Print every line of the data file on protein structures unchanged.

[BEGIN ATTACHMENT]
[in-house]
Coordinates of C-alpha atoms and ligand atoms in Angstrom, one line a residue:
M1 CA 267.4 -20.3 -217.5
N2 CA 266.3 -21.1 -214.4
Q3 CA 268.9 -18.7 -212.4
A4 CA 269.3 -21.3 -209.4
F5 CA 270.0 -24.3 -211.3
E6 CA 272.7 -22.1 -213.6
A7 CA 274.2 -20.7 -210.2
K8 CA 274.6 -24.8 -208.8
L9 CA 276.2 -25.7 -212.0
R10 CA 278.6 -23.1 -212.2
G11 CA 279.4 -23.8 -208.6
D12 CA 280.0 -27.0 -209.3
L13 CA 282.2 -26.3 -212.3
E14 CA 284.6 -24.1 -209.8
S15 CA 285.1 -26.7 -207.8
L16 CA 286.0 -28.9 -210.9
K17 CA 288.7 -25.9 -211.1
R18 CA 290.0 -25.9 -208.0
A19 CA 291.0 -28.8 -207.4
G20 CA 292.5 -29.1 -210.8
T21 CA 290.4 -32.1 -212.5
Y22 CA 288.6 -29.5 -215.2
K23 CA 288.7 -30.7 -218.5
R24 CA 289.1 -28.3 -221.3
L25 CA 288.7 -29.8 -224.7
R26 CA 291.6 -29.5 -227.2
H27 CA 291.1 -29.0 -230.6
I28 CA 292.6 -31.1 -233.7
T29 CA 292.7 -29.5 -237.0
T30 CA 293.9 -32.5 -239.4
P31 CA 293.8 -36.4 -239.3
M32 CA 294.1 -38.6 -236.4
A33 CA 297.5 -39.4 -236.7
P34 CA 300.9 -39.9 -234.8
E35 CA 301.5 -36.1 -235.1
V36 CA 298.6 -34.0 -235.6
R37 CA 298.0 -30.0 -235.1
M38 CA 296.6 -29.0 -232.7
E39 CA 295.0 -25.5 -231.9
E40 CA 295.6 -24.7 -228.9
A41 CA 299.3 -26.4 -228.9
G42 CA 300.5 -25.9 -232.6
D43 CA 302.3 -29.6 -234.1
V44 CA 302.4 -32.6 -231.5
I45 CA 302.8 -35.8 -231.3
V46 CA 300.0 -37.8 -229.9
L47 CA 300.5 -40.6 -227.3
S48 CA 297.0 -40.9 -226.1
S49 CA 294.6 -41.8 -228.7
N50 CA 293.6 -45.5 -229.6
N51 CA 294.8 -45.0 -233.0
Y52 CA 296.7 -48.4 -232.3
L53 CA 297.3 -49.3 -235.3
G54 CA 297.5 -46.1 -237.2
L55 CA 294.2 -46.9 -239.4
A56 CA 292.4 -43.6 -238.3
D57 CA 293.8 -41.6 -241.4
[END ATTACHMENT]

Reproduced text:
[in-house]
Coordinates of C-alpha atoms and ligand atoms in Angstrom, one line a residue:
M1 CA 267.4 -20.3 -217.5
N2 CA 266.3 -21.1 -214.4
Q3 CA 268.9 -18.7 -212.4
A4 CA 269.3 -21.3 -209.4
F5 CA 270.0 -24.3 -211.3
E6 CA 272.7 -22.1 -213.6
A7 CA 274.2 -20.7 -210.2
K8 CA 274.6 -24.8 -208.8
L9 CA 276.2 -25.7 -212.0
R10 CA 278.6 -23.1 -212.2
G11 CA 279.4 -23.8 -208.6
D12 CA 280.0 -27.0 -209.3
L13 CA 282.2 -26.3 -212.3
E14 CA 284.6 -24.1 -209.8
S15 CA 285.1 -26.7 -207.8
L16 CA 286.0 -28.9 -210.9
K17 CA 288.7 -25.9 -211.1
R18 CA 290.0 -25.9 -208.0
A19 CA 291.0 -28.8 -207.4
G20 CA 292.5 -29.1 -210.8
T21 CA 290.4 -32.1 -212.5
Y22 CA 288.6 -29.5 -215.2
K23 CA 288.7 -30.7 -218.5
R24 CA 289.1 -28.3 -221.3
L25 CA 288.7 -29.8 -224.7
R26 CA 291.6 -29.5 -227.2
H27 CA 291.1 -29.0 -230.6
I28 CA 292.6 -31.1 -233.7
T29 CA 292.7 -29.5 -237.0
T30 CA 293.9 -32.5 -239.4
P31 CA 293.8 -36.4 -239.3
M32 CA 294.1 -38.6 -236.4
A33 CA 297.5 -39.4 -236.7
P34 CA 300.9 -39.9 -234.8
E35 CA 301.5 -36.1 -235.1
V36 CA 298.6 -34.0 -235.6
R37 CA 298.0 -30.0 -235.1
M38 CA 296.6 -29.0 -232.7
E39 CA 295.0 -25.5 -231.9
E40 CA 295.6 -24.7 -228.9
A41 CA 299.3 -26.4 -228.9
G42 CA 300.5 -25.9 -232.6
D43 CA 302.3 -29.6 -234.1
V44 CA 302.4 -32.6 -231.5
I45 CA 302.8 -35.8 -231.3
V46 CA 300.0 -37.8 -229.9
L47 CA 300.5 -40.6 -227.3
S48 CA 297.0 -40.9 -226.1
S49 CA 294.6 -41.8 -228.7
N50 CA 293.6 -45.5 -229.6
N51 CA 294.8 -45.0 -233.0
Y52 CA 296.7 -48.4 -232.3
L53 CA 297.3 -49.3 -235.3
G54 CA 297.5 -46.1 -237.2
L55 CA 294.2 -46.9 -239.4
A56 CA 292.4 -43.6 -238.3
D57 CA 293.8 -41.6 -241.4